Ksh500K Cake & Car Gifts: How Kenyans Break Banks During Weddings

  • a
    An undated photo of a wedding convoy in Kenya
  • Weddings are a very emotional and expensive affair in Kenya, giving rise to many businesses which operate in the ecosystem to share returns of the Ksh30 billion industry

    According to a recent crowdsourced survey by content creator Just Ivy, Kenyan couples said that caterers and venue managers take up the biggest chunk of the wedding budgets with the honeymoon destinations also benefiting from the extravagance. 

    One Kenyan who said that his wedding budget was Ksh1.2 million with the cake taking Ksh500,000 explained that at the end of the ceremony, the gifts he had received were in excess of Ksh1.3 million. 

    Congregants at a wedding in a church in Kenya

    “A good example is a fruit cake. A rich fruit cake baked with alcohol and aged for a month can go for about Ksh6,000 per kg. If aged longer, about 6 months then it can go for Ksh13,000 or Ksh15,000 per kg without the cost of decoration,” one of the wedding planners explained, adding that a typical wedding cake weighs more than 10kgs. 

    One florist explained how they are able to achieve 100 percent profits by using their shrewd business skills and creativity.

    “A bunch of 20 roses is between Ksh60 and Ksh200 at the market depending on time and vendor. If you doll two bunches up and add fillers, put a ribbon on it and you can sell the same for up to Ksh1,400 - Ksh2,500 and sometimes more depending on the client,” the florist revealed.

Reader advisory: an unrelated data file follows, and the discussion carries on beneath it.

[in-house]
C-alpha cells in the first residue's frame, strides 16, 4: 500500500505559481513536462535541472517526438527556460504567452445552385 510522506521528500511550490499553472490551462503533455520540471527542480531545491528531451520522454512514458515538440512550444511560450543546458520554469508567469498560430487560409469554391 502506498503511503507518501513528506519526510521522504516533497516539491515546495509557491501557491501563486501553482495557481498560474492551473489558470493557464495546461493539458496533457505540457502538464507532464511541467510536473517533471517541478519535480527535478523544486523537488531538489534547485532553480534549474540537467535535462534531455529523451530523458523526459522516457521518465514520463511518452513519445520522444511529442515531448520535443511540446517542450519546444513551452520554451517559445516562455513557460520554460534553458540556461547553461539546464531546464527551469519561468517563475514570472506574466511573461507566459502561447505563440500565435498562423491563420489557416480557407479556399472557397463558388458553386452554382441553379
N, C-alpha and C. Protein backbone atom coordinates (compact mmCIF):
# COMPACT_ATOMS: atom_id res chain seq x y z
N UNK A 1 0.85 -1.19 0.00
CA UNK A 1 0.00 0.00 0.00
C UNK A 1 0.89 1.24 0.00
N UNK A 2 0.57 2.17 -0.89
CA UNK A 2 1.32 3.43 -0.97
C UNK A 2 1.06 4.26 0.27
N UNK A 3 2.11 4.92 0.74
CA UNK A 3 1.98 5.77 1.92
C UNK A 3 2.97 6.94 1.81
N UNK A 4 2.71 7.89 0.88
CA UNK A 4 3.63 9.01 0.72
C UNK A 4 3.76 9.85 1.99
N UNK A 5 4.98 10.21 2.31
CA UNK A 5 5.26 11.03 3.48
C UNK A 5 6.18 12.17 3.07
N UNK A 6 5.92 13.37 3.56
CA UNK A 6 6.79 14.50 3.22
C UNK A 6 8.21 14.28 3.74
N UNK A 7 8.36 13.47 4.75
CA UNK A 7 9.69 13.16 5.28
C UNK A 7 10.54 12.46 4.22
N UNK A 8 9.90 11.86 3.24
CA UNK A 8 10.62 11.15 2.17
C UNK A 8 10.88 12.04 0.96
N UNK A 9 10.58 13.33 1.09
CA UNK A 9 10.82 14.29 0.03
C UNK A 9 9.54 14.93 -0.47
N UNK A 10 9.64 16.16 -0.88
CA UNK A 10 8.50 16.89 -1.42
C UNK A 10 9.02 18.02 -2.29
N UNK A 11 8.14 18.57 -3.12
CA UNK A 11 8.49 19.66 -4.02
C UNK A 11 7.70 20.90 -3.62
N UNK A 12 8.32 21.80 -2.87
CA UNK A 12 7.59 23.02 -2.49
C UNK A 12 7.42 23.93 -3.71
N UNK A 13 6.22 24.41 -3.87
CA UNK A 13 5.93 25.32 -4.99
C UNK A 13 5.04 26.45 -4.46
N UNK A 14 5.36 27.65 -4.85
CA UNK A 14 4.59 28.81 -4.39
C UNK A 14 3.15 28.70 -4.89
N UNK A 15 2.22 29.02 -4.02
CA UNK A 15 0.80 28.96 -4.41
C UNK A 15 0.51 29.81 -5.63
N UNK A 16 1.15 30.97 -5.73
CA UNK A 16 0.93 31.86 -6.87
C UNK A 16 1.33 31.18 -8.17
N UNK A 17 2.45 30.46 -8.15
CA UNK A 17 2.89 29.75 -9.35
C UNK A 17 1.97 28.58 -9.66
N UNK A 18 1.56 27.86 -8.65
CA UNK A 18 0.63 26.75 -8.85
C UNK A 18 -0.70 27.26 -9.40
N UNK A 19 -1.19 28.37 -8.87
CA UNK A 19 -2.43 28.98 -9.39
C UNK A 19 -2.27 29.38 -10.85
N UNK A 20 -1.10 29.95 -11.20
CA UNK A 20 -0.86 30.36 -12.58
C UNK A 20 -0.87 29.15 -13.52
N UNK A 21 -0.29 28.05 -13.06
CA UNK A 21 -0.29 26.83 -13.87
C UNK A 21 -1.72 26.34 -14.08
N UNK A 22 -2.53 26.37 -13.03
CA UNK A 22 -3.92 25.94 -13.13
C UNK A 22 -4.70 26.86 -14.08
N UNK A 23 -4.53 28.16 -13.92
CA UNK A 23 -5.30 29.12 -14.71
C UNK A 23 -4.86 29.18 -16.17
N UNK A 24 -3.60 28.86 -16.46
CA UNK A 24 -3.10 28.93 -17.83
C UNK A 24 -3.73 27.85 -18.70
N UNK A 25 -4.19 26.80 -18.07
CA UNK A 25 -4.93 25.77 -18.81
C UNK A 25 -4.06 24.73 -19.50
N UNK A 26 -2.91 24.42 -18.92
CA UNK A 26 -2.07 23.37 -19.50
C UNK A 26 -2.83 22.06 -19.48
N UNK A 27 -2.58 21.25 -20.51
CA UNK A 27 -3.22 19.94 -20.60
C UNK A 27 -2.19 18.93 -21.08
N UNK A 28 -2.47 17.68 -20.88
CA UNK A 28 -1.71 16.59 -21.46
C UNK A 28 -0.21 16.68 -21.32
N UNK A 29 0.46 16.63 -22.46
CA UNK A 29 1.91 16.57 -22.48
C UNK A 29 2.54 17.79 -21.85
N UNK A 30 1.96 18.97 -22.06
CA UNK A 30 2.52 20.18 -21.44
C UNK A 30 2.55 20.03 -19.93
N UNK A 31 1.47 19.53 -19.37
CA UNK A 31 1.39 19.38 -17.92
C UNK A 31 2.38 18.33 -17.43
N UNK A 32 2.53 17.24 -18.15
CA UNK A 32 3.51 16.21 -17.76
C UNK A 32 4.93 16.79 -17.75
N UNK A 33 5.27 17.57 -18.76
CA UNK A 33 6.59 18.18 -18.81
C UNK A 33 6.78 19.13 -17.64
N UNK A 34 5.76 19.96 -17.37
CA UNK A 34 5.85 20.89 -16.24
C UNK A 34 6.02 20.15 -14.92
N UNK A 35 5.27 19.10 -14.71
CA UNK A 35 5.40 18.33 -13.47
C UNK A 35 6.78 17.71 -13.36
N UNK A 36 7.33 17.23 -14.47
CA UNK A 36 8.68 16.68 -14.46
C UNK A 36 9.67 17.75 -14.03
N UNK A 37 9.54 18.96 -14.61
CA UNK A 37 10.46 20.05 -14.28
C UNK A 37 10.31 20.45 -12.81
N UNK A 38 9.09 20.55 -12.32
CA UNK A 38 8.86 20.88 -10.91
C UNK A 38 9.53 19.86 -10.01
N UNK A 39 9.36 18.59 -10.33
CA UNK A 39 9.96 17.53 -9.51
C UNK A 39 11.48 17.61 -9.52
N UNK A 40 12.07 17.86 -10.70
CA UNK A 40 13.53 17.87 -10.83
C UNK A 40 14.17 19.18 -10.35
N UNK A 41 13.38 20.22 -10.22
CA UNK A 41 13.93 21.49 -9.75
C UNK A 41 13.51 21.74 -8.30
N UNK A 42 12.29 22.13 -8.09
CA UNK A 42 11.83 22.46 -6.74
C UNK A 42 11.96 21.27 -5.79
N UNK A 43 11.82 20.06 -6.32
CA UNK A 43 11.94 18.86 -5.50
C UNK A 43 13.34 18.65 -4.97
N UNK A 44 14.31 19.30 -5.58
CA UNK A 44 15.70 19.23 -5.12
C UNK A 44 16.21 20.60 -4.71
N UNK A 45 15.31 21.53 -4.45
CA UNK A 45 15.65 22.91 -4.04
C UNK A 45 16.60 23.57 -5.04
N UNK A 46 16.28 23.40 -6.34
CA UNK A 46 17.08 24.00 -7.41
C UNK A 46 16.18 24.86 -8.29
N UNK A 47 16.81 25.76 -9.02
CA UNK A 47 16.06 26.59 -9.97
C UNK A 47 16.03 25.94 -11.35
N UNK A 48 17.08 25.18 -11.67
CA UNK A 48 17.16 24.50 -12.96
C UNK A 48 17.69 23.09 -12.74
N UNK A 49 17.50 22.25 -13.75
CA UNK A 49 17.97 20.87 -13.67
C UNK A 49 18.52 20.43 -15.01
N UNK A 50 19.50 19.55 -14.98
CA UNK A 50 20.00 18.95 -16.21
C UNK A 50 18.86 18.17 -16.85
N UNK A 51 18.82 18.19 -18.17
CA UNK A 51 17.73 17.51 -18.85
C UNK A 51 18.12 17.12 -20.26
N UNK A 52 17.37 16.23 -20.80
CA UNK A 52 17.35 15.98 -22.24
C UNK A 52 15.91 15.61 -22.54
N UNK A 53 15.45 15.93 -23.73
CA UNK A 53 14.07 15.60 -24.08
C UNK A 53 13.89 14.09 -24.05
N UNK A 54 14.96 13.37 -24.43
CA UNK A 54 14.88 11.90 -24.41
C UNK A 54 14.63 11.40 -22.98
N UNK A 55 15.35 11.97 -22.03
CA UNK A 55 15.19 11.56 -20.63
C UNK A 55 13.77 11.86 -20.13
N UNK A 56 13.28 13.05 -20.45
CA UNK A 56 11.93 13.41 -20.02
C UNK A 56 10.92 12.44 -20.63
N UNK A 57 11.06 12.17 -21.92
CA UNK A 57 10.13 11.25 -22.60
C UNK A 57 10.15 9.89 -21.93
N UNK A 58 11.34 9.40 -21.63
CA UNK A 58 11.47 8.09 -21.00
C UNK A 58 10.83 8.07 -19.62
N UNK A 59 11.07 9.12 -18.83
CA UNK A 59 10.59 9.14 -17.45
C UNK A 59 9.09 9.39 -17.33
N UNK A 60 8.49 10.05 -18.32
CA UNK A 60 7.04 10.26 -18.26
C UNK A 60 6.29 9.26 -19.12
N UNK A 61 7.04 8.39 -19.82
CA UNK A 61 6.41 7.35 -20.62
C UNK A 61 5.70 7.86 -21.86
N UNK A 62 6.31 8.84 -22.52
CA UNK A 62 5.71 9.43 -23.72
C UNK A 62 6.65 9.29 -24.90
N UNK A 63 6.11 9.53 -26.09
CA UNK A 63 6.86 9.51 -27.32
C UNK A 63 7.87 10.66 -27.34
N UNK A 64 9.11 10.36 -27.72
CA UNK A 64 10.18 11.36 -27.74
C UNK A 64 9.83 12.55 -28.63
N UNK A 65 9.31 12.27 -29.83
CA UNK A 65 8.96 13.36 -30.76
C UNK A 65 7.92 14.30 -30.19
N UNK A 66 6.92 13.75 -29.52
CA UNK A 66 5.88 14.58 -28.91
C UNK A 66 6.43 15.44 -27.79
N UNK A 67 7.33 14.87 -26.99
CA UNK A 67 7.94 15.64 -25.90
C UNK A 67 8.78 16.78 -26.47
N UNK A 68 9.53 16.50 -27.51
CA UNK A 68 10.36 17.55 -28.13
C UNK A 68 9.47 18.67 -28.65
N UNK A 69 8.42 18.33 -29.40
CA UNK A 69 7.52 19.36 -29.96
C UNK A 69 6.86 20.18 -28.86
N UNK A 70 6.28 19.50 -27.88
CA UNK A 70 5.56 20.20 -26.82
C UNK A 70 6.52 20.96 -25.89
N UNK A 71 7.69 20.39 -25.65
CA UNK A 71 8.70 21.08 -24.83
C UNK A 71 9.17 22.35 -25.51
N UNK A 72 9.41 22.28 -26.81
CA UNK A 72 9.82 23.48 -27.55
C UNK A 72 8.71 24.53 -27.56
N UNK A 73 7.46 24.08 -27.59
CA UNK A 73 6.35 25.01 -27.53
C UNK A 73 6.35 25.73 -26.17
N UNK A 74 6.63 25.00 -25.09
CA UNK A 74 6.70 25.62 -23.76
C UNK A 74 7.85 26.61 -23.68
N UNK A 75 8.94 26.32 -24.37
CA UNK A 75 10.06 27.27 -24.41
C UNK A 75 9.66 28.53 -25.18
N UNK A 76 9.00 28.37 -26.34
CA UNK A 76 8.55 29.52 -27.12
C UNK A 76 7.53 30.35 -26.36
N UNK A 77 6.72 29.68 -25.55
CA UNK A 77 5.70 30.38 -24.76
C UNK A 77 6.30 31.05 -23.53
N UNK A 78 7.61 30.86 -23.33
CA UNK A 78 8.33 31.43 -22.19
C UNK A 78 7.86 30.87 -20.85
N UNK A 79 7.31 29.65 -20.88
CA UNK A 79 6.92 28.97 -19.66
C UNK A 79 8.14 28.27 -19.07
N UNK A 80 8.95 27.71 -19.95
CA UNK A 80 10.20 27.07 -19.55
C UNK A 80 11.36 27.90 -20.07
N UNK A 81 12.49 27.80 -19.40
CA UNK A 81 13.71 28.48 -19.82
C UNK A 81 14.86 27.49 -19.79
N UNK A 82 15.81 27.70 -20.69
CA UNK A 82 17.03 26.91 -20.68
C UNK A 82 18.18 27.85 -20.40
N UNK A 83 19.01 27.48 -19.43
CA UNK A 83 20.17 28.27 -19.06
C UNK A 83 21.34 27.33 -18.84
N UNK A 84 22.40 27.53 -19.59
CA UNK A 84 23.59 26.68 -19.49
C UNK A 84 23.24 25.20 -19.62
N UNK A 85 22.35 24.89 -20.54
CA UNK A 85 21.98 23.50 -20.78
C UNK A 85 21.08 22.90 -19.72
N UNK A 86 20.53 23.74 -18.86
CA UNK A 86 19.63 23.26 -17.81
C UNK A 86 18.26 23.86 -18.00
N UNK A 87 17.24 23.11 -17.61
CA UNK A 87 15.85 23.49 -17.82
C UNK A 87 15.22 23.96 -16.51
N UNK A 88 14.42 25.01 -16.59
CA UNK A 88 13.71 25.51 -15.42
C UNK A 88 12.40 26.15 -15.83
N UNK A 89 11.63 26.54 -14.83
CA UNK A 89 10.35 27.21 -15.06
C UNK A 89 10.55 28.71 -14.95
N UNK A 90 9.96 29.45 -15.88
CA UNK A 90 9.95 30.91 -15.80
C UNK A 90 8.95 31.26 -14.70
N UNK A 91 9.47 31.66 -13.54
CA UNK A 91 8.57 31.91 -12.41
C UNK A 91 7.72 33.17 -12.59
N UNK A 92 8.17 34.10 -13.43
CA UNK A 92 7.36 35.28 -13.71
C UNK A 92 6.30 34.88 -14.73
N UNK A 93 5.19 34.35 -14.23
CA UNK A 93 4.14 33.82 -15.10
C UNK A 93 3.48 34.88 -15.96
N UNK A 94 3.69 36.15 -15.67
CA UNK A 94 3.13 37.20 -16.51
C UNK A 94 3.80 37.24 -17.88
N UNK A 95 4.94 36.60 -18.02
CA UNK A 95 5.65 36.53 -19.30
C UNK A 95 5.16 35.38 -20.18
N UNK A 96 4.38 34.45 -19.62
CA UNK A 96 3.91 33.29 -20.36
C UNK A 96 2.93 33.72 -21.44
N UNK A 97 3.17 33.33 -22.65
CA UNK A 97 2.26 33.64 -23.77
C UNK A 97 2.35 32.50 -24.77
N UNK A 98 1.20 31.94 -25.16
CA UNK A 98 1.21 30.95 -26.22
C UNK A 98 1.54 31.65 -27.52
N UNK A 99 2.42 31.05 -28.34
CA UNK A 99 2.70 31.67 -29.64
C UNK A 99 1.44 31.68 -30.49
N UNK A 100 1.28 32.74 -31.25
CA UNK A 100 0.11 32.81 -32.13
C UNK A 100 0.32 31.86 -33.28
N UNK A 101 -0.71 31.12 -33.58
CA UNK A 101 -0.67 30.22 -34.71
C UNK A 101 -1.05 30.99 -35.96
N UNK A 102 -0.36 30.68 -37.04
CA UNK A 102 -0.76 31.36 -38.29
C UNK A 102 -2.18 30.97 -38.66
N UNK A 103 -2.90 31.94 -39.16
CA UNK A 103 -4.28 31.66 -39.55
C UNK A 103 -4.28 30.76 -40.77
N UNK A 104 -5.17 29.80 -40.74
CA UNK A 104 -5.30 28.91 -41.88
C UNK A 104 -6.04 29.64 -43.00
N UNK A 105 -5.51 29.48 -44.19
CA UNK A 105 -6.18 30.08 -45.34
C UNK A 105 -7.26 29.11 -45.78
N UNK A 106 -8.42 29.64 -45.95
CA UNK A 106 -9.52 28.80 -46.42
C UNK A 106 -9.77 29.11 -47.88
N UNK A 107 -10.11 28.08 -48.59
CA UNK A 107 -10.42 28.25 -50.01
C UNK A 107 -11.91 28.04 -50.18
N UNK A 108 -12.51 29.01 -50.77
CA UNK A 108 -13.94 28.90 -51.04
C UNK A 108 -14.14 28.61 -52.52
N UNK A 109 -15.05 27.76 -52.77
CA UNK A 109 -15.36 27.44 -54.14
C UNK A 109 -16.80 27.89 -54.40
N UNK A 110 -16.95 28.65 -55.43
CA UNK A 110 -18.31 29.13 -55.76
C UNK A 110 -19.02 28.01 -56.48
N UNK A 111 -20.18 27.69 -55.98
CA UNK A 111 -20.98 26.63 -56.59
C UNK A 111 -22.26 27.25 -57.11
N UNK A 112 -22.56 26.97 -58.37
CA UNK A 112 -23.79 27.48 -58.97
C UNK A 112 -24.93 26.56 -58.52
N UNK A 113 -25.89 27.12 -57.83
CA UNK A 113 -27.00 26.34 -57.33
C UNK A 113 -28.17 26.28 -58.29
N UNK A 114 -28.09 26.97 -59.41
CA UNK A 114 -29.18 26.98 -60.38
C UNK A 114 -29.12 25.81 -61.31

Many couples said they realised that when shopping for clothes, shoes, jewellery and other items, vendors would hike the prices upon realising that the items were to be used for a wedding. 

    “When I used to charge Ksh130,000, I would make like Ksh100,000 profit. That is just one wedding. Having three in a month is very lucrative for me,” confessed another planner.

    During Kenyan weddings, the expenses are not only incurred by the couple but also their families and friends who sometimes chip in on the wedding budget, while others go out of their way to gift the newlyweds.

    “Our cost was Ksh1.5 million but our gifts were worth a lot more. Our in-laws gave us 20 acres of land, a house and a car,” one woman said.

    Despite the restrictions imposed to curb the spread of Covid-19 which limits the number of guests, a few wedding planners said that one could still spend millions on a wedding. 

    “With smaller groups, the wedding is no longer an event but an experience. Guests are pampered, taken to beautiful destinations for three or four nights and given the best experience and food.  You can have a wedding with 20 guests that costs over Ksh5 million and that’s just what we are being paid,” the planner said. 

    At the other end of the spectrum, many Kenyans are also being frugal with their wedding expenditure and choose a simple wedding. 

    “Got married at the Attorney General with only two witnesses present then had a nice dinner after. I even went in my work clothes as I told my boss I’m going to get married. I wanted a white wedding but we didn’t have the money for it,” one man said. 

    Toyota Prado vehicles in a wedding convoy
    Toyota Prado vehicles in a wedding convoy